Being wealthy doesn't mean having all the money in the world, just not having to worry about it.

My Mind Boggles at the Math

Question: I’ve followed you, as well as Andrew Tobias, for many years (some good and some very bad years, I might add). I have a retirement account of $750,000. This is good for two people who saved and didn’t overspend through the years. I understand that if I spend 4-5% of the balance each year, it should last 30 years.

Except … I don’t understand. If I make 4% on the remainder after taking out the 4% to spend for that year, why would it last almost indefinitely. And what if I make 6% on the money???

If this is too silly for you to explain, no problem.

Answer: Not silly at all: many people wonder why a portfolio with an average return of 4% per year can’t sustain 4% withdrawals per year and last forever. There are three problems with this line of thinking:

  1. Because inflation has been the rule since the Federal Reserve was founded, the retiree needs at least 4% PLUS the increase in living costs he or she is facing. So let’s at least realize that drawing 4% a year in retirement in an inflationary environment means the 4% return must be the REAL return after inflation in that retiree’s cost of living. Fortunately, the increase in spending for a typical retiree is usually around 1% per year less than the reported rate of inflation, in large part because people enjoy spending experiences less and less as they get older. (For example, travel and restaurant dining become less appealing as we age.) But even if we assume a 4% return after inflation in that person’s spending each year, we have a second problem:
  2. Volatility reduces returns below the annual average. To keep it simple, assume an investment with an average return of 0% and no volatility, meaning it earns exactly nothing every year. Obviously if we started with $1 million, it would just stay there as long as there was no return and no withdrawals. But let’s say the investment gained 20% one year and lost 20% the next, still averaging 0%, but with what is clearly 20% volatility in returns. Earning 20% the first year, the $1 million would make $200,000 and grow to $1.2 million. But then that $1.2 million would lose 20% — $240,000 — the second year and drop to $960,000. After two years the fund would have lost $40,000 overall, or 4% of the original amount, which is an average loss of 2% per year. I chose 20% volatility because that is the approximate volatility of the US stock market. This means that it would take a 6% average return in stocks to allow only 4% annual withdrawals as a result of the 2% lost to volatility. A portfolio of stocks and bonds would be less volatile but also have a lower expected return to start. Nonetheless, any variability in the annual returns means that you can’t draw 4% from an investment earning an average of 4% and have it remain stable over time.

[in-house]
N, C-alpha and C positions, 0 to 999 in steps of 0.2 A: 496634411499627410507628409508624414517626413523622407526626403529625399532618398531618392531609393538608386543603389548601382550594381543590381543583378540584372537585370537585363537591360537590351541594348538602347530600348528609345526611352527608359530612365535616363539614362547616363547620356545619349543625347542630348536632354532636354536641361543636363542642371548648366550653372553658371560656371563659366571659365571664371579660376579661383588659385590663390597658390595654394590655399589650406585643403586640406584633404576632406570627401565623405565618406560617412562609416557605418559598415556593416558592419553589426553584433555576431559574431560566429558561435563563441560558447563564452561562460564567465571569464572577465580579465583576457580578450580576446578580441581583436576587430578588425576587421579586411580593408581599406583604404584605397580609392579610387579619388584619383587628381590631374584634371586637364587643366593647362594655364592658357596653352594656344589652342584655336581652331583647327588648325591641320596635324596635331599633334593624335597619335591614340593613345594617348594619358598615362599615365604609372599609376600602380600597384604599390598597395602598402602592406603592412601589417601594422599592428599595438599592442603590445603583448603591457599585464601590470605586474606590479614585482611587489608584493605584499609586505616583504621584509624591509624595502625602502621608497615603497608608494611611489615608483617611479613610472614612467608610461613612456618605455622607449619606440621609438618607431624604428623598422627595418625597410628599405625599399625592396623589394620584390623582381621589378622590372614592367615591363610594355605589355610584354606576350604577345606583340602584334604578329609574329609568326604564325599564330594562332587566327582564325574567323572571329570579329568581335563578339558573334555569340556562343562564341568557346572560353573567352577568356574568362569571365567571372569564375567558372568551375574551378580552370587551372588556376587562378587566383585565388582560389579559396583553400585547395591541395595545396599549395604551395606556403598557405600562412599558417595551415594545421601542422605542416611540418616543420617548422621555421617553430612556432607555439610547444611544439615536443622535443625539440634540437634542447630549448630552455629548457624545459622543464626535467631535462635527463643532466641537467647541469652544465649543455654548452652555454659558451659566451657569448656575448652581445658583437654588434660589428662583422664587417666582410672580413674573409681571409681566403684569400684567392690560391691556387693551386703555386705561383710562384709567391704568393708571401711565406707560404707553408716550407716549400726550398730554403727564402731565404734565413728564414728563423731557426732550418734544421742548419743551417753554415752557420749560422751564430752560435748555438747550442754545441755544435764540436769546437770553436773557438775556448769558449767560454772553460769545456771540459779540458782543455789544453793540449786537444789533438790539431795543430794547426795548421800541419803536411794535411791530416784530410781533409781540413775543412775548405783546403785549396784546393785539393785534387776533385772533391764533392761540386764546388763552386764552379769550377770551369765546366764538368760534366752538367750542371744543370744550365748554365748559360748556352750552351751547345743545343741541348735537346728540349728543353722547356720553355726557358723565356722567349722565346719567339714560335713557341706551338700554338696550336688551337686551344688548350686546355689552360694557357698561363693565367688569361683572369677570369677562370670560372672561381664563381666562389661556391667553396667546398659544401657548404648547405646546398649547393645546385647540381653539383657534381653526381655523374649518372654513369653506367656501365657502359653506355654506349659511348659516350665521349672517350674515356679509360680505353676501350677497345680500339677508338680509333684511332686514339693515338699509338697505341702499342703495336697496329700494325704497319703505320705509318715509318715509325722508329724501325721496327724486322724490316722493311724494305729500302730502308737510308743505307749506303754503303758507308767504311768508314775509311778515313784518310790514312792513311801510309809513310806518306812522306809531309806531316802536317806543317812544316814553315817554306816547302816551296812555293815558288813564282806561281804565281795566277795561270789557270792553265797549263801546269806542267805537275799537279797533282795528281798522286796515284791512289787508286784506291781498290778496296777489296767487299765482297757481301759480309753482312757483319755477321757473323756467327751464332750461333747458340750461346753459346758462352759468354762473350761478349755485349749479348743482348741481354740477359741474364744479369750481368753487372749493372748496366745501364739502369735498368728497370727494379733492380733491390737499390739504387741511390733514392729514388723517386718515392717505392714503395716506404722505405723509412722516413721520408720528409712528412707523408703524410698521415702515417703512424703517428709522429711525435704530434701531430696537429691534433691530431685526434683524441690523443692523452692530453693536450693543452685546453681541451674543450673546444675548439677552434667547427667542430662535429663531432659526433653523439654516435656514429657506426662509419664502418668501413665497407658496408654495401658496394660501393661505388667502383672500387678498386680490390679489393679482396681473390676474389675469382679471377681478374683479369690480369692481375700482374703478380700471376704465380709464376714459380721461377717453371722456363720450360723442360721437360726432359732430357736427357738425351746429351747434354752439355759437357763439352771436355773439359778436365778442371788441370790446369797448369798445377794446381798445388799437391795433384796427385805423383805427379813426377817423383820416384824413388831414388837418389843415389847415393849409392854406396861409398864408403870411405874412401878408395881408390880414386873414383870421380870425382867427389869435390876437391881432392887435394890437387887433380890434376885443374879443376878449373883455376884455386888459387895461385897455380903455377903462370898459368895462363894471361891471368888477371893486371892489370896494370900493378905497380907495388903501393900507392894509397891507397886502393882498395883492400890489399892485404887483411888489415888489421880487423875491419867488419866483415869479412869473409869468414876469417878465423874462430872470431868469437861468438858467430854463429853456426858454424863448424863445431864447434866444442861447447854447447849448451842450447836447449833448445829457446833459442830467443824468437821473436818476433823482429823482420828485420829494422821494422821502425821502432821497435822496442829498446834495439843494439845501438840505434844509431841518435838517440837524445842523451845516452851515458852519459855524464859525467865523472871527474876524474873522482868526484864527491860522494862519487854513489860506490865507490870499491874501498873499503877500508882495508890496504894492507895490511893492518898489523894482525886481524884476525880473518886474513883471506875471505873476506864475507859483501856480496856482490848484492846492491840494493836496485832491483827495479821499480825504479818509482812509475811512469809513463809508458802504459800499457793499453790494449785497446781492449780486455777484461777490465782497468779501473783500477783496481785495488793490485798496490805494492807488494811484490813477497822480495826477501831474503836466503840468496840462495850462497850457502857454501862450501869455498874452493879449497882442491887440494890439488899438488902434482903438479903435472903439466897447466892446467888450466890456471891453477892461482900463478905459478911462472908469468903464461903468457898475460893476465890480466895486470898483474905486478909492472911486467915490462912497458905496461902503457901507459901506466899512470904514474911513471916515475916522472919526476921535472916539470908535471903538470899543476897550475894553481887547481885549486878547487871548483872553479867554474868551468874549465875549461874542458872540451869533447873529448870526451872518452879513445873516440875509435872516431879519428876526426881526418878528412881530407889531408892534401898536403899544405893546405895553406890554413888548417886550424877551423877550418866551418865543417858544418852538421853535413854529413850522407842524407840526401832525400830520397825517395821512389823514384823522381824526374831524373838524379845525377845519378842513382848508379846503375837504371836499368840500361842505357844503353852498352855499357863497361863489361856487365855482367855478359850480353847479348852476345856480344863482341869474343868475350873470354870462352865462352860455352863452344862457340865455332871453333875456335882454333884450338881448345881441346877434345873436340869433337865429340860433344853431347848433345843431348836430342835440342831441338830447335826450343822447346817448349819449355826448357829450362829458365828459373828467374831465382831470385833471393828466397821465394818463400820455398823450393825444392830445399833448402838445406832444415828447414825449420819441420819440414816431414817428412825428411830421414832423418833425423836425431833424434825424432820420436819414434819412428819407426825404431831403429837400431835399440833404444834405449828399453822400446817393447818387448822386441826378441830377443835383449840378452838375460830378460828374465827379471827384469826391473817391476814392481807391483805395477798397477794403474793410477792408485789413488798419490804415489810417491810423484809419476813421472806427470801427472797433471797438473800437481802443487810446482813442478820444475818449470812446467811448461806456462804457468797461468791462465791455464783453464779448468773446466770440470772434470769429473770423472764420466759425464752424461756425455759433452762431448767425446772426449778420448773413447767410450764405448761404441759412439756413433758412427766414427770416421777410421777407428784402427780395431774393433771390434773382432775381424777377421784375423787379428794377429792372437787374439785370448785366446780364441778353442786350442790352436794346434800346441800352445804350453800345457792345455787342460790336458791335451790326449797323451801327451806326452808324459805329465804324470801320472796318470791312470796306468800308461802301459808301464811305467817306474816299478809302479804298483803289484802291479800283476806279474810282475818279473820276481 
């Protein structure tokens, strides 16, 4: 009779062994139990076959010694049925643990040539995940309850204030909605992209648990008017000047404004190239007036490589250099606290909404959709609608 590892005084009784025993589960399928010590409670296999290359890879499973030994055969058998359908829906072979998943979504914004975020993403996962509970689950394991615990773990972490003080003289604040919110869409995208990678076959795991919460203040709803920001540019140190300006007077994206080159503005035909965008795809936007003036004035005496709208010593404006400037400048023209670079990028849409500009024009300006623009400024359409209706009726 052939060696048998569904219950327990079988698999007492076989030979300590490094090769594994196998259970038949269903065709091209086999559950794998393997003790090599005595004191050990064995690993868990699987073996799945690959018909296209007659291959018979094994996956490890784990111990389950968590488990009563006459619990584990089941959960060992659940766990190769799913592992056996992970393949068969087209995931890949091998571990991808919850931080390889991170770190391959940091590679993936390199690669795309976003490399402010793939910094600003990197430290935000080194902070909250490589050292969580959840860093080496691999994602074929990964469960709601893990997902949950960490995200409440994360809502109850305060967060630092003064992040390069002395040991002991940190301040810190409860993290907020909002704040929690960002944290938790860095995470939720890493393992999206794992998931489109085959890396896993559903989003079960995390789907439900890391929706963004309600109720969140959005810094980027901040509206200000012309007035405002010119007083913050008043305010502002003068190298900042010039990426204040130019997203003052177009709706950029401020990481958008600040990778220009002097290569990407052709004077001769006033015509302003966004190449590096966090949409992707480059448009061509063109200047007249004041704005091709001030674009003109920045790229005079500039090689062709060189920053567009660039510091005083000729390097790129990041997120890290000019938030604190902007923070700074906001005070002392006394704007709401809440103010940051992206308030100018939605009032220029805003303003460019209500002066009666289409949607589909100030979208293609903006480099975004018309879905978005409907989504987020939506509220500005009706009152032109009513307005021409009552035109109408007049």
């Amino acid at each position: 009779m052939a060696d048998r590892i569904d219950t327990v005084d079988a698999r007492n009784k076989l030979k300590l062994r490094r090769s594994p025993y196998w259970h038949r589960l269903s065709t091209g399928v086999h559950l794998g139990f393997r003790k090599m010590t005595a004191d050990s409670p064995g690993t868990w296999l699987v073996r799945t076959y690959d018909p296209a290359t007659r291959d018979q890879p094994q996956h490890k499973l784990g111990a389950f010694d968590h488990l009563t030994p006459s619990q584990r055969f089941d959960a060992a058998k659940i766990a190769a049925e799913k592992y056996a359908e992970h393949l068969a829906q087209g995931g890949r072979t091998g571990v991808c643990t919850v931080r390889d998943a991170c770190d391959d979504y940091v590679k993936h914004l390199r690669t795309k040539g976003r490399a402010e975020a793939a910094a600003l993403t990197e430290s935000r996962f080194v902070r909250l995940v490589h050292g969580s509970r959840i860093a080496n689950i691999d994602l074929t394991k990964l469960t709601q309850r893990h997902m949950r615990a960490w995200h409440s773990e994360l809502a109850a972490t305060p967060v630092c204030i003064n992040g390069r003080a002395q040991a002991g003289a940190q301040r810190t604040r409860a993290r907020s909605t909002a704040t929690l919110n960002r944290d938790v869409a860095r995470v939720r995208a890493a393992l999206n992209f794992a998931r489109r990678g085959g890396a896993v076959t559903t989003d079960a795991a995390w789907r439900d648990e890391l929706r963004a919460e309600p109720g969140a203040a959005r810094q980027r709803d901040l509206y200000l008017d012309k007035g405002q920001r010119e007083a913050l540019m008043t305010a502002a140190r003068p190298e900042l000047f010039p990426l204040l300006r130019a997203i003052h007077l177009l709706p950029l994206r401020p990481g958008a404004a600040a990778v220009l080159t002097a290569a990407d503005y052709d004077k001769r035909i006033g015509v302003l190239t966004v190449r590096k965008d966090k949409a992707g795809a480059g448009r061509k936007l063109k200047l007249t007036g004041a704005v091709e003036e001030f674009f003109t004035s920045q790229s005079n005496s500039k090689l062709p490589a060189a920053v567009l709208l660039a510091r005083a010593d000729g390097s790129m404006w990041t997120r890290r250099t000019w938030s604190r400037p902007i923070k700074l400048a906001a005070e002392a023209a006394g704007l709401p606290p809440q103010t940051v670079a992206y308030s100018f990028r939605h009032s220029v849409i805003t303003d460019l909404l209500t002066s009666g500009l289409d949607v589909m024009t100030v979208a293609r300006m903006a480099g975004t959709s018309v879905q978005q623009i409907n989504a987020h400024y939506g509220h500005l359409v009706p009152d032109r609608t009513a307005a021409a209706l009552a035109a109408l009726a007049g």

3. In some ways this is a restatement of item 2, but it should also be noted that taking out a flat amount after a down year for the investments means the percentage being withdrawn goes up that year. Of course, the percentage being withdrawn goes down if the investments go up, but the effect isn’t symmetrical. If you’re drawing $40,000 from a $1 million investment, you’re taking out 4% (40,000/1,000,000 = 4%). If the investment dropped 20% in a bear market, to $800,000, then your $40,000 withdrawal that year is 5% of your investment (40,000/800,000 = 5%). If the investment rose 20% in a bull market, to $1.2 million, your withdrawal that year is 3.33% (40,000/1,200,000 = 3.33%). So if the volatility of the investment is 20%, as it has been for the US stock market over time, it is effectively like taking out 5% half the time and 3.33% the other half of the time, which is an average of 4.17%, not just 4% (1/2 * 5% + 1/2 * 3.33% = 4.17%).

I’ve oversimplified and in the process introduced trivial errors, but the basic point should be clear: to draw out 4% from an investment whose returns are not precisely the same percentage each year and with an expectation that your overall cost of living will rise due to inflation, you will need a whole lot more than a 4% annual return.

As I’ve pointed out in several previous posts, I really dislike the “safe withdrawal rate” (SWR) approach for several reasons. It ignores the unpredictability of investment returns. It ignores the unpredictability of personal spending. It ignores the unpredictability of life span. And for someone who isn’t really comfortable with math, it is easy to completely misunderstand and misapply it. It is a theoretical model that was only intended by William Bergen, who first referenced it, and most subsequent revisionists as a way of giving people a general idea of about how much they could expect to safely withdraw from their portfolios over time. As an actual way to handle your retirement, it is a monstrosity.

Now, it is quite self-serving on my part, but also fair, to say that someone who is confused by the mathematics of safe withdrawal rates shouldn’t be making his or her decision about how much to spend in retirement without expert advice. But for those who insist on doing so, I’ve had several previous posts suggesting reasonable approaches, such as “How Much Can You Safely Withdraw from Your Portfolio Each Year in Retirement?”